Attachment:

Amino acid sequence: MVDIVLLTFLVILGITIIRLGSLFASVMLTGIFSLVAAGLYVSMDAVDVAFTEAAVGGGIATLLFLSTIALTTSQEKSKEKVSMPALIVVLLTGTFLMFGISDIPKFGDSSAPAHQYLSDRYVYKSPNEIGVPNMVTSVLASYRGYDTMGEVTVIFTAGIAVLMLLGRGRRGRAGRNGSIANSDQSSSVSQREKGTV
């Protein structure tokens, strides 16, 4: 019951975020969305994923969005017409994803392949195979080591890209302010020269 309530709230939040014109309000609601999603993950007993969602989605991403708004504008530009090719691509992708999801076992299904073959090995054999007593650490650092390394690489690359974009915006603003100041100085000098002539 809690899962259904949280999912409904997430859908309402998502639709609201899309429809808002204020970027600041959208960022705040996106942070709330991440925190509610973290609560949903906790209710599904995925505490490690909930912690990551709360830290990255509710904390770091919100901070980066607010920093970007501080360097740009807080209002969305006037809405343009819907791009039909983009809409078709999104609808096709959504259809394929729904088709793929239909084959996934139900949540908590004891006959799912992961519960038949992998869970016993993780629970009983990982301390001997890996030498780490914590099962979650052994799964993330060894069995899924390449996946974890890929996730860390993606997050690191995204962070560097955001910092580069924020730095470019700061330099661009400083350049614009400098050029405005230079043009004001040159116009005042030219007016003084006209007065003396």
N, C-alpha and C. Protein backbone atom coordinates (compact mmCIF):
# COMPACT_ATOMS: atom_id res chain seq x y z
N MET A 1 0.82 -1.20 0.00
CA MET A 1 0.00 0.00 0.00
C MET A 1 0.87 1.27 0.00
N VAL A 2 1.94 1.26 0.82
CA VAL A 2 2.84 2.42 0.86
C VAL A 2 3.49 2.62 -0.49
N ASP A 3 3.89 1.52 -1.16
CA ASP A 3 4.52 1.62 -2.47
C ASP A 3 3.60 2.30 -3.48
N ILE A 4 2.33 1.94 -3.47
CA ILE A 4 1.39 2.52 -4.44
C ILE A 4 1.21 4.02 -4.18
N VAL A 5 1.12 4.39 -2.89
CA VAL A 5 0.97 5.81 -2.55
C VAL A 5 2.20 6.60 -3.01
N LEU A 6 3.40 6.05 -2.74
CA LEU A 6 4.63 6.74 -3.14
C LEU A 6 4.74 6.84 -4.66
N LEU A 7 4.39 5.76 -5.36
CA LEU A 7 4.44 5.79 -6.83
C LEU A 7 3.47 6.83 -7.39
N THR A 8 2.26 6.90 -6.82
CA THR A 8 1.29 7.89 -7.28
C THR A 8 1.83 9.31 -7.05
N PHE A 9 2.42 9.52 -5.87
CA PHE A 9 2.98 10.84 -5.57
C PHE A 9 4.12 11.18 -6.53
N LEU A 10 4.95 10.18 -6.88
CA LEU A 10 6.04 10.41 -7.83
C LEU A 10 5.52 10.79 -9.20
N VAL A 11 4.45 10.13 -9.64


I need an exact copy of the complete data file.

Amino acid sequence: MVDIVLLTFLVILGITIIRLGSLFASVMLTGIFSLVAAGLYVSMDAVDVAFTEAAVGGGIATLLFLSTIALTTSQEKSKEKVSMPALIVVLLTGTFLMFGISDIPKFGDSSAPAHQYLSDRYVYKSPNEIGVPNMVTSVLASYRGYDTMGEVTVIFTAGIAVLMLLGRGRRGRAGRNGSIANSDQSSSVSQREKGTV
């Protein structure tokens, strides 16, 4: 019951975020969305994923969005017409994803392949195979080591890209302010020269 309530709230939040014109309000609601999603993950007993969602989605991403708004504008530009090719691509992708999801076992299904073959090995054999007593650490650092390394690489690359974009915006603003100041100085000098002539 809690899962259904949280999912409904997430859908309402998502639709609201899309429809808002204020970027600041959208960022705040996106942070709330991440925190509610973290609560949903906790209710599904995925505490490690909930912690990551709360830290990255509710904390770091919100901070980066607010920093970007501080360097740009807080209002969305006037809405343009819907791009039909983009809409078709999104609808096709959504259809394929729904088709793929239909084959996934139900949540908590004891006959799912992961519960038949992998869970016993993780629970009983990982301390001997890996030498780490914590099962979650052994799964993330060894069995899924390449996946974890890929996730860390993606997050690191995204962070560097955001910092580069924020730095470019700061330099661009400083350049614009400098050029405005230079043009004001040159116009005042030219007016003084006209007065003396």
N, C-alpha and C. Protein backbone atom coordinates (compact mmCIF):
# COMPACT_ATOMS: atom_id res chain seq x y z
N MET A 1 0.82 -1.20 0.00
CA MET A 1 0.00 0.00 0.00
C MET A 1 0.87 1.27 0.00
N VAL A 2 1.94 1.26 0.82
CA VAL A 2 2.84 2.42 0.86
C VAL A 2 3.49 2.62 -0.49
N ASP A 3 3.89 1.52 -1.16
CA ASP A 3 4.52 1.62 -2.47
C ASP A 3 3.60 2.30 -3.48
N ILE A 4 2.33 1.94 -3.47
CA ILE A 4 1.39 2.52 -4.44
C ILE A 4 1.21 4.02 -4.18
N VAL A 5 1.12 4.39 -2.89
CA VAL A 5 0.97 5.81 -2.55
C VAL A 5 2.20 6.60 -3.01
N LEU A 6 3.40 6.05 -2.74
CA LEU A 6 4.63 6.74 -3.14
C LEU A 6 4.74 6.84 -4.66
N LEU A 7 4.39 5.76 -5.36
CA LEU A 7 4.44 5.79 -6.83
C LEU A 7 3.47 6.83 -7.39
N THR A 8 2.26 6.90 -6.82
CA THR A 8 1.29 7.89 -7.28
C THR A 8 1.83 9.31 -7.05
N PHE A 9 2.42 9.52 -5.87
CA PHE A 9 2.98 10.84 -5.57
C PHE A 9 4.12 11.18 -6.53
N LEU A 10 4.95 10.18 -6.88
CA LEU A 10 6.04 10.41 -7.83
C LEU A 10 5.52 10.79 -9.20
N VAL A 11 4.45 10.13 -9.64